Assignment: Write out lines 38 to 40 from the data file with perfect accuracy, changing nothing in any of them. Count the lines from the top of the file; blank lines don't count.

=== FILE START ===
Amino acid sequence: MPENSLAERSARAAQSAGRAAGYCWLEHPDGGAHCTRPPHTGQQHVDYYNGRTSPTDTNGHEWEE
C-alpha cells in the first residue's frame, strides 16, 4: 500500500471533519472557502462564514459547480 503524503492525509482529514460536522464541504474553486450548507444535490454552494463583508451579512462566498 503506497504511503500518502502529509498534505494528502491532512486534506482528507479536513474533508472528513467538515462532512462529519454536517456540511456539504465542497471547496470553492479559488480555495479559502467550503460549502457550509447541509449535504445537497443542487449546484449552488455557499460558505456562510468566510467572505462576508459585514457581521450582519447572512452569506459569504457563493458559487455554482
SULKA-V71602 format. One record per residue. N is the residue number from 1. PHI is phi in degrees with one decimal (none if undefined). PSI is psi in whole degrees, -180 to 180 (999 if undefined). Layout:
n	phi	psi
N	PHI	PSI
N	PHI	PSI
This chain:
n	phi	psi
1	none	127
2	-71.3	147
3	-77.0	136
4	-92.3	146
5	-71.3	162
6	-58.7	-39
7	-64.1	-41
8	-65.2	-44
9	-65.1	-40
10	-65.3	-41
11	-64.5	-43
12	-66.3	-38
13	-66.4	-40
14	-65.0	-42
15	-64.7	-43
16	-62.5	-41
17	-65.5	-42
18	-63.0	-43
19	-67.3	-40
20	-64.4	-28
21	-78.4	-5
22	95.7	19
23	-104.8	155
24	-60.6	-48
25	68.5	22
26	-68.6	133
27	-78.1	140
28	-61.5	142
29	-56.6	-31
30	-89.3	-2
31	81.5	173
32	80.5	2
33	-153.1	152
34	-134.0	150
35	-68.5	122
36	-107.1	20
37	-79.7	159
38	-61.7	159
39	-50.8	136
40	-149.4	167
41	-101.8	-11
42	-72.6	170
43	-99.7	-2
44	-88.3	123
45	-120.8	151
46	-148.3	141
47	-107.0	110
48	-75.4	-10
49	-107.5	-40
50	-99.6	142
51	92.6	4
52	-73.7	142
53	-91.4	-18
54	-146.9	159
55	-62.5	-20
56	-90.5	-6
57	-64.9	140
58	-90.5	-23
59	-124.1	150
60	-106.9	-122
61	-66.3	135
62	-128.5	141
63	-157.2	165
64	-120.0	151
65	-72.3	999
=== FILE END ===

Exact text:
30	-89.3	-2
31	81.5	173
32	80.5	2